Other studies of movie titles have shown that translators can go a thousand miles in order to culturally adapt their translations to fit their audience; sometimes to the very extreme (cf. Brew 2008, 50FMTT 2011 and Mahan 2012). Ultimately the producers’ choice, this article nonetheless investigates translations of Disney© movie titles from English into the target languages German, French, Spanish, Russian and Swedish. The selection of target languages was made based on the number of speakers of the languages, but the access to native speakers to evaluate the titles was also taken into consideration. Both a quantitative and a qualitative analysis of the subject will be provided.
My hypothesis is that there are three different strategies that translators can choose to follow:
- The original is kept, that is, there is no actual translation but the original title is taken as it is. However, the spelling can perhaps be a bit adapted towards the target language (for example use of the Cyrillic alphabet, and spelling modification in order to aid pronunciation)
- A literal translation from the source language into the target language
- A new version of the title is provided
- Cultural adaptation
- Picked up on something else in the movie
- Any other type of adaptation
Since the primary audience of Disney© movies is children, one would assume that there is a lot of cultural adaptation.
To see the complete list of movie titles and their translations, please refer to Appendix 1 at the end of the article.
48 Original Movie Titles, 240 Possible Translations
As the basis of the analysis, a list of movie titles (Rhen 2003) was found online and adapted to fit the research needs. For example, Russian titles were added by comparing the English Wikipedia article for the different movies with their Russian equivalents. For the other languages, existing gaps in the table were filled using the same method. To ease the analysis process, regarding the French and Spanish titles, only the European language versions were chosen in cases where two alternatives existed. All titles were first doubled-checked and subsequently rated by native speakers of the different languages. This rating was then double-checked once more and slightly modified in order to add more cohesiveness to the analysis as a whole by for example avoiding that the same type of translation tactic was rated in different ways. For the quantitative part of this study, the total numbers and percentages for the different ratings were calculated. Additionally, the numbers for the individual languages were also extracted. For the qualitative part, the translations were sorted according to rating category instead of language-wise as during the rating round. The different rating categories were then sorted according to the number of languages using the same strategy for the same title.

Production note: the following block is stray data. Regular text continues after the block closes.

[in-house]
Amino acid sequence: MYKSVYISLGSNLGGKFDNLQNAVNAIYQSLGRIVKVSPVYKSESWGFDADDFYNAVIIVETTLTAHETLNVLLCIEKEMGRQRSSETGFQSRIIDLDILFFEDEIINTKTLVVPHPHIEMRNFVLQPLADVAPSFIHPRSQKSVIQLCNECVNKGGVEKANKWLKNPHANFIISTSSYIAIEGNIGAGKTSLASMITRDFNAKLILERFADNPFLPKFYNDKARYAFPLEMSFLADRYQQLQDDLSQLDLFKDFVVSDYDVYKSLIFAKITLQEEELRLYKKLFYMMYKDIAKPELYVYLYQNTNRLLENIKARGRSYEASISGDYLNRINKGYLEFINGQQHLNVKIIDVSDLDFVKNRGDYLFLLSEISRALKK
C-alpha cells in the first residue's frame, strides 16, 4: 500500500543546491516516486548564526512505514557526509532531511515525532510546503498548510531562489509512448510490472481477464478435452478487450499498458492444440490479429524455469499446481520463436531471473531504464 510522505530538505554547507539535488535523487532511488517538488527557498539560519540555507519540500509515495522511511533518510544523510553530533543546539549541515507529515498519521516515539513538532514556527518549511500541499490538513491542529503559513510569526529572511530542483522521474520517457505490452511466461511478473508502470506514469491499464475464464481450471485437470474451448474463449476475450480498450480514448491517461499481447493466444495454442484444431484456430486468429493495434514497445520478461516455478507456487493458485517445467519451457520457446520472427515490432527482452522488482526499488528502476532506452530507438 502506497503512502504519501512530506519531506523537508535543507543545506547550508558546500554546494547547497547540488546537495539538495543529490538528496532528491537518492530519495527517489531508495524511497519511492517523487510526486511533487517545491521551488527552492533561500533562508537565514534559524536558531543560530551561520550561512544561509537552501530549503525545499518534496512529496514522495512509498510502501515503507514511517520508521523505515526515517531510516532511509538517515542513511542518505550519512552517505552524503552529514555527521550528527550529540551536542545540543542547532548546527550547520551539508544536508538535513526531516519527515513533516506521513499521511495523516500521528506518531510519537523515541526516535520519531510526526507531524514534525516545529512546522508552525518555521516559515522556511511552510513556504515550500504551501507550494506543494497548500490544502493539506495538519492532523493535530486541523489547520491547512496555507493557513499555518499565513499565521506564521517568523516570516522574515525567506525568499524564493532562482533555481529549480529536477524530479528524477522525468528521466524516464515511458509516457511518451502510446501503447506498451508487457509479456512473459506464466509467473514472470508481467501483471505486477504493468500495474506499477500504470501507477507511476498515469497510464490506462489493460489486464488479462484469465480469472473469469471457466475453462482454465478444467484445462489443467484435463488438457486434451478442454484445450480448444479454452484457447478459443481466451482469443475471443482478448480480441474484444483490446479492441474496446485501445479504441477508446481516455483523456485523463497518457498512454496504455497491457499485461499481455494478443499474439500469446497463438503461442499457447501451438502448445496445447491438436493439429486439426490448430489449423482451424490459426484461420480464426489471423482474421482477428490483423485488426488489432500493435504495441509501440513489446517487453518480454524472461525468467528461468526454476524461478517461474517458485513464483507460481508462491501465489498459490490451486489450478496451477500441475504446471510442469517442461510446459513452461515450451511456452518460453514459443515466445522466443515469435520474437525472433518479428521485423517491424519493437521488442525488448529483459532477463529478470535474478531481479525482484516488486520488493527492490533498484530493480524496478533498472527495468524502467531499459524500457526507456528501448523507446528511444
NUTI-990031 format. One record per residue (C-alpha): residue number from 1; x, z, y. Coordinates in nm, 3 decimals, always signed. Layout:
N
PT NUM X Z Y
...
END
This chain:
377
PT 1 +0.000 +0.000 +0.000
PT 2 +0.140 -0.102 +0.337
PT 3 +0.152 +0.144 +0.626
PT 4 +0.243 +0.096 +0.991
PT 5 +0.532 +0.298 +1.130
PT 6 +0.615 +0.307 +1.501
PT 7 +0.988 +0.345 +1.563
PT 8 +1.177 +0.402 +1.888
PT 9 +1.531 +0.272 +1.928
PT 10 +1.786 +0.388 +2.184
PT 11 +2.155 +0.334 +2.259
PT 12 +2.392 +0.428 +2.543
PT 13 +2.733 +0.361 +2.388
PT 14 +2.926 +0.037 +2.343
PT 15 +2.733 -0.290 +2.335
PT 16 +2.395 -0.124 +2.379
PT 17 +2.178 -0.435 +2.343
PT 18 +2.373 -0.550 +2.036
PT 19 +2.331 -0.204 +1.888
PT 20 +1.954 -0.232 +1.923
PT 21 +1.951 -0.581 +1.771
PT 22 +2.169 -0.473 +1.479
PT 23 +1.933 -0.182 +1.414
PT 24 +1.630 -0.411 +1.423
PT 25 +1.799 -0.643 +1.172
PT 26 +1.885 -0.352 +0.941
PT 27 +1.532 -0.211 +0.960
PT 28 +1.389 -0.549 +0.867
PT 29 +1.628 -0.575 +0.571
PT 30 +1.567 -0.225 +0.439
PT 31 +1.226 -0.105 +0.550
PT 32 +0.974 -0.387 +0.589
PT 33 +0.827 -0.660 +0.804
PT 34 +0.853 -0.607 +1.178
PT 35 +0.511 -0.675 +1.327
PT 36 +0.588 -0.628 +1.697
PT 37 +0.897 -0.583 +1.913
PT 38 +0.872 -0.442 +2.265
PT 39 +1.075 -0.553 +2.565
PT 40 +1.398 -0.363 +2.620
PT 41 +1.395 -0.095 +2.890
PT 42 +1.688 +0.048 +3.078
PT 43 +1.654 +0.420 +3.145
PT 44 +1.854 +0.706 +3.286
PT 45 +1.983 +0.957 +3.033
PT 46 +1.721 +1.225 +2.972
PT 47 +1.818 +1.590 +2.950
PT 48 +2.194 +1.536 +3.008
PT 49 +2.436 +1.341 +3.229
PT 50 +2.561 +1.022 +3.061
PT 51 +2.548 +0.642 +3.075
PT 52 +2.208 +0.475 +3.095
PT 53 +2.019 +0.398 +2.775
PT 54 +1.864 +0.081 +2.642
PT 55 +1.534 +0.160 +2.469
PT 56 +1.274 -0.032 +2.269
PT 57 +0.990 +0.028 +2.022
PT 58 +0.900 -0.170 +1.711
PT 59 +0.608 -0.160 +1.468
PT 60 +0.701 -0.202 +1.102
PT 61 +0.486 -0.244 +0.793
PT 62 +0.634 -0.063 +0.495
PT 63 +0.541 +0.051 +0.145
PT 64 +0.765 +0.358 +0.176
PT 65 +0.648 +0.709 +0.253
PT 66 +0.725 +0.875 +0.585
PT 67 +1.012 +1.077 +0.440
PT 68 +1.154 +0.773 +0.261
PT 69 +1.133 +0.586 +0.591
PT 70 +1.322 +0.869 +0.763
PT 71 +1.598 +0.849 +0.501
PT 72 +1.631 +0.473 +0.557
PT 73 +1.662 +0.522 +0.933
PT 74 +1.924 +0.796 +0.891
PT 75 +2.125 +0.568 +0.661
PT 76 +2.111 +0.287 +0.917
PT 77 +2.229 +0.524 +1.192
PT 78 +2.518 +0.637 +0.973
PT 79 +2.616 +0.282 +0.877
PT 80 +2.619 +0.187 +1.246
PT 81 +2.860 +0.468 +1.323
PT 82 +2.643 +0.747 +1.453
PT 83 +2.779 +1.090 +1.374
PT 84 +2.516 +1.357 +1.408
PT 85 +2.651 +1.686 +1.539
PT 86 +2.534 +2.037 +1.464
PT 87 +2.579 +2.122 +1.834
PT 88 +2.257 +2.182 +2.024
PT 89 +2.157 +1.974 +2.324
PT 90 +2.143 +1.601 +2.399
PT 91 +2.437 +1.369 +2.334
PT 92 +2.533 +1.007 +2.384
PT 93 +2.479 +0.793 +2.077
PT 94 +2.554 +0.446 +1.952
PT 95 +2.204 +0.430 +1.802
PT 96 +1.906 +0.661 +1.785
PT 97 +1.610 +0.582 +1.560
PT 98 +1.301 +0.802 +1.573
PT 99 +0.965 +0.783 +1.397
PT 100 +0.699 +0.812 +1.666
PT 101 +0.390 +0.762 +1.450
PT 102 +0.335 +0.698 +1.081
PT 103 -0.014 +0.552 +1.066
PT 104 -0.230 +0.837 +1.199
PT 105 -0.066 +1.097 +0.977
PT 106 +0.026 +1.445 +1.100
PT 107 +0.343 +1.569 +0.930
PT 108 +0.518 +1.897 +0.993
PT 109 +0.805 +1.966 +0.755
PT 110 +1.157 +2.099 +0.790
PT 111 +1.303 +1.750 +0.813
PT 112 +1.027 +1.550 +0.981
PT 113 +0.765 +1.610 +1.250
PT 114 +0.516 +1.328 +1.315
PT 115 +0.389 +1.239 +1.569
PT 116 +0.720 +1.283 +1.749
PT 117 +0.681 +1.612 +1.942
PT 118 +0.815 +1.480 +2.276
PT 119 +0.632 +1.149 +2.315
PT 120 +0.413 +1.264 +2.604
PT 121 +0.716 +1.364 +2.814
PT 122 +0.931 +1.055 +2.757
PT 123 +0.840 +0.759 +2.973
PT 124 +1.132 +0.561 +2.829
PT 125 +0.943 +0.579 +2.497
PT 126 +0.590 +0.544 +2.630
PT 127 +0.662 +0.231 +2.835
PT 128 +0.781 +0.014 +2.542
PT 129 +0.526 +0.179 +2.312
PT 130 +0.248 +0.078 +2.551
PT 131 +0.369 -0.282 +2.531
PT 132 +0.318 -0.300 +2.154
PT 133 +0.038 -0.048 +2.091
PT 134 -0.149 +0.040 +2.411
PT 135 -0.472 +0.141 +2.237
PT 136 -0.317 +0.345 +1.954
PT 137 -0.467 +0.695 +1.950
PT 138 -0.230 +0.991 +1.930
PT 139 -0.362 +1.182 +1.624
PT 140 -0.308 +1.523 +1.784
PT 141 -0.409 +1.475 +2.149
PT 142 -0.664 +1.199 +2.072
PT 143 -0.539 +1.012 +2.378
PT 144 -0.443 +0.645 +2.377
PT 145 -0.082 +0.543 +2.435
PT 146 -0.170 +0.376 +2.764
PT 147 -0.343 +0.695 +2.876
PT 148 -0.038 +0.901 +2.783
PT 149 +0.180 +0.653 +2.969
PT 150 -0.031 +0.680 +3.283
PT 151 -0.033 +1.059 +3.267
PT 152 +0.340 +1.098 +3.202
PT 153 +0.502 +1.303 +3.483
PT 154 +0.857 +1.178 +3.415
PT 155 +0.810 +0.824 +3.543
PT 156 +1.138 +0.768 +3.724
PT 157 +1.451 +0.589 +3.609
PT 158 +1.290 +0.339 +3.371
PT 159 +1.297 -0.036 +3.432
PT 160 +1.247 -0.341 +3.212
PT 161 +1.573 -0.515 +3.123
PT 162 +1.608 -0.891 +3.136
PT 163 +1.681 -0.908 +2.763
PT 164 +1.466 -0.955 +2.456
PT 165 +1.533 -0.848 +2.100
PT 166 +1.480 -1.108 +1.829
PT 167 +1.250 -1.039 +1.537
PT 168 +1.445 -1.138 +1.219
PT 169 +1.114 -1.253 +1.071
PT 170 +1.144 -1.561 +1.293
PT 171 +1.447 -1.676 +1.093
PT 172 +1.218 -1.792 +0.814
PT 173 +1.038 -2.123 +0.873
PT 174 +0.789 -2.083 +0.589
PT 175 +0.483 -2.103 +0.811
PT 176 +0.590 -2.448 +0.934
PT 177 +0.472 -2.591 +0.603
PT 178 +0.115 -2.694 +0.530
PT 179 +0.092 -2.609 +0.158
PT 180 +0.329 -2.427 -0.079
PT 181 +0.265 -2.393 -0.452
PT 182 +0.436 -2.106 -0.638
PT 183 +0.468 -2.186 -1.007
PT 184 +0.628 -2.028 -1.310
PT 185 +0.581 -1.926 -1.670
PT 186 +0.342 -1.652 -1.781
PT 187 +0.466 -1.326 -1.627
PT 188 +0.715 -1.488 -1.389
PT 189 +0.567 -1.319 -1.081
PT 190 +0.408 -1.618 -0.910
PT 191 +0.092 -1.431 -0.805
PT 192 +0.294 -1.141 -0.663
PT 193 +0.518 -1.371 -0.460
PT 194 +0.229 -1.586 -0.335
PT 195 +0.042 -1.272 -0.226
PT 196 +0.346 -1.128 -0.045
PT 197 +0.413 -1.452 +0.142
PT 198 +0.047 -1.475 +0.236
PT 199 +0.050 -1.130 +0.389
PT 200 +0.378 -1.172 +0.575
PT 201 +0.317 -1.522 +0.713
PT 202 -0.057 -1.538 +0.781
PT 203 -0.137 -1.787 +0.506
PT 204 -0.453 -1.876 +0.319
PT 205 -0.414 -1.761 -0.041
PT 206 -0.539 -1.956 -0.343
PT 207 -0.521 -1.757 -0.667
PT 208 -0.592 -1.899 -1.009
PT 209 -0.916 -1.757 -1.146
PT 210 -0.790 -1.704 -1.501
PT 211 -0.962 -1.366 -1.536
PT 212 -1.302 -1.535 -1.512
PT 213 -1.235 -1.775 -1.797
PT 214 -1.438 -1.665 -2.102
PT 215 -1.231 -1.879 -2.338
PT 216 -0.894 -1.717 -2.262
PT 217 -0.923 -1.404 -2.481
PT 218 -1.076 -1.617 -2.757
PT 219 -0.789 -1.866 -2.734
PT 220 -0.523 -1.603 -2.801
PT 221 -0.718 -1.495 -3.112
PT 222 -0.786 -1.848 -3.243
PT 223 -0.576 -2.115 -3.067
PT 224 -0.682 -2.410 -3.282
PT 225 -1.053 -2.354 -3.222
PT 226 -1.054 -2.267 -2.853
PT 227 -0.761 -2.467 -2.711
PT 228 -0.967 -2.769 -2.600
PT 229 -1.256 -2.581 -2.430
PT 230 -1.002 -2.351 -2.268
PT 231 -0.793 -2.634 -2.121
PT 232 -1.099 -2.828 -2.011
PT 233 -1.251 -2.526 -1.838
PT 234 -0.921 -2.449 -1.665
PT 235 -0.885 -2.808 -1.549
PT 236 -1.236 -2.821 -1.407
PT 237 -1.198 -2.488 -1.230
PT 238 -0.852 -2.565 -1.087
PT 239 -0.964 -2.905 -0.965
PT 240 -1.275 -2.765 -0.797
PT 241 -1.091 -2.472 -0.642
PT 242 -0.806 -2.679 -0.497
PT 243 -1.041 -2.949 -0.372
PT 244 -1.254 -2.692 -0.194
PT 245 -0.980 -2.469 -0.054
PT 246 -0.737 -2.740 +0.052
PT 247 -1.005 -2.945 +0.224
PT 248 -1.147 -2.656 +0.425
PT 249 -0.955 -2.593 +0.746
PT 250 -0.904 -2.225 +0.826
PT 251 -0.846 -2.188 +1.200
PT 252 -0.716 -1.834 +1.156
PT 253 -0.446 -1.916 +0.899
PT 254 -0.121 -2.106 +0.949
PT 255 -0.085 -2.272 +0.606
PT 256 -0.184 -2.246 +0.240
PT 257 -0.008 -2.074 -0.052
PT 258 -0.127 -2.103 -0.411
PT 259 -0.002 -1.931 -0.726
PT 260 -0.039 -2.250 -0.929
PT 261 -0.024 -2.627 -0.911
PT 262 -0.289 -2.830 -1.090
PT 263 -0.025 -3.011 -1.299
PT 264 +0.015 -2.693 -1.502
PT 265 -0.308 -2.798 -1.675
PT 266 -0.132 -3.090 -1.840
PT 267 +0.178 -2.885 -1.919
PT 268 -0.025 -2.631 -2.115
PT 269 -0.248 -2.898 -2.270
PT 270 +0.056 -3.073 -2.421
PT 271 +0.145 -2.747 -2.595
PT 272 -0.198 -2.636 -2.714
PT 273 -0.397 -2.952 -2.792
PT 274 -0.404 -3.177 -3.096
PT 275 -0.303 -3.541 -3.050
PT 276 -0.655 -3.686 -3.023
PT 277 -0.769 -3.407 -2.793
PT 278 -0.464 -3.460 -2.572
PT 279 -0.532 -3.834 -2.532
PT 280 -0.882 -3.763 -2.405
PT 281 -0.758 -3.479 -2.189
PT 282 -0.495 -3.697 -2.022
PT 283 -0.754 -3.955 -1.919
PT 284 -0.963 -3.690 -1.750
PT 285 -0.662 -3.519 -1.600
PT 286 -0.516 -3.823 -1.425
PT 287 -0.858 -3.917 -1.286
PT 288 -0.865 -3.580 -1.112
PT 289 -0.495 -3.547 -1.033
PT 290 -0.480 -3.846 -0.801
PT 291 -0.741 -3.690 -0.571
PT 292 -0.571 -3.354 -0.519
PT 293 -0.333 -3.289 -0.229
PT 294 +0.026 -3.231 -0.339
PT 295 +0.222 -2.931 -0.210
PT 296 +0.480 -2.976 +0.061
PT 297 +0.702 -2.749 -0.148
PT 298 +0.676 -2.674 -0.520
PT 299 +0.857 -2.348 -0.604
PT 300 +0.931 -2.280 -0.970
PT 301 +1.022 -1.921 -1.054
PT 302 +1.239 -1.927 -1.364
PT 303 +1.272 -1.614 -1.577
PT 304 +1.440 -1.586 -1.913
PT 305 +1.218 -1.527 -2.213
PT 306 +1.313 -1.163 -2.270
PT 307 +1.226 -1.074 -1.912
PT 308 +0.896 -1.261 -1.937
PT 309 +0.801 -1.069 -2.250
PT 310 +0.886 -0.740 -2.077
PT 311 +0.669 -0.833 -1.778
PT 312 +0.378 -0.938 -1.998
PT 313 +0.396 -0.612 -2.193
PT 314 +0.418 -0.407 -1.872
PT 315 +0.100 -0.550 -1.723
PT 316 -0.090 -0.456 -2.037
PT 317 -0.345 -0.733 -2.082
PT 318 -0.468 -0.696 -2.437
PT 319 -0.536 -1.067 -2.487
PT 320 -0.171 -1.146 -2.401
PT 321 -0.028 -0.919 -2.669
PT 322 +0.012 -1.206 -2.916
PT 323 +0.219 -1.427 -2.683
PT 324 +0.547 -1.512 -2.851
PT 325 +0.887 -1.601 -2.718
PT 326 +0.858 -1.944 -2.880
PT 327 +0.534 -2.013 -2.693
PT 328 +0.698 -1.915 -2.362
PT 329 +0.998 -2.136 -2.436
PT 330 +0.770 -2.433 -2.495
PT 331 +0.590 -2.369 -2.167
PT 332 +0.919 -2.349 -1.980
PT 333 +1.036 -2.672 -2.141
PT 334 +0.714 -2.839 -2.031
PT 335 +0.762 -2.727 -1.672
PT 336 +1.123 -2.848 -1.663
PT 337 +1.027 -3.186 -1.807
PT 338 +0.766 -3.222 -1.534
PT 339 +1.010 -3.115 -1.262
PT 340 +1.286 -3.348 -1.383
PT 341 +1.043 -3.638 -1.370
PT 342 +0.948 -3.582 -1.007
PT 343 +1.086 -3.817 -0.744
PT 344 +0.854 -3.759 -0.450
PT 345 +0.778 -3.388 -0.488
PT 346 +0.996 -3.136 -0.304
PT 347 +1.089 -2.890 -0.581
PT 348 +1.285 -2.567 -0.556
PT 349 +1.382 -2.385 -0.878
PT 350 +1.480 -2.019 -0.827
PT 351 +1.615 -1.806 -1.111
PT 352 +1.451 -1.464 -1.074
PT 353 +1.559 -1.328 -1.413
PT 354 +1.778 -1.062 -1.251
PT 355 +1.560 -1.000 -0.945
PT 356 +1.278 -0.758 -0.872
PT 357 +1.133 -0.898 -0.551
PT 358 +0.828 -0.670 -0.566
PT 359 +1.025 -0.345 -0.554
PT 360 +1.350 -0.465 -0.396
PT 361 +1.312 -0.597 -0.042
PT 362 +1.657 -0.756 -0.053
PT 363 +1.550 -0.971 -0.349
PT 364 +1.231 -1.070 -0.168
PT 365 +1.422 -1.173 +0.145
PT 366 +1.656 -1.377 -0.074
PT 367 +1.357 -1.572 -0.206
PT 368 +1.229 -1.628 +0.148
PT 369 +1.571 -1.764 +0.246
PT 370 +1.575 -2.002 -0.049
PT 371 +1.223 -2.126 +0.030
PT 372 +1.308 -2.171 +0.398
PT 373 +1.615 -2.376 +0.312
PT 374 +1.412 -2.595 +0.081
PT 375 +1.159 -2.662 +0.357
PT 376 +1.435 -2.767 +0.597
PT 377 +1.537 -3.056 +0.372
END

Figure 1. Distribution of translation strategies used, all languages included
Figure 1 above contains the distribution across ratings for all languages. Here one can note that across all languages, literal translation is the most common rating. Another feature worth noting is that there are two major trends; one for French and German titles and one for the Spanish, Swedish and Russian ones.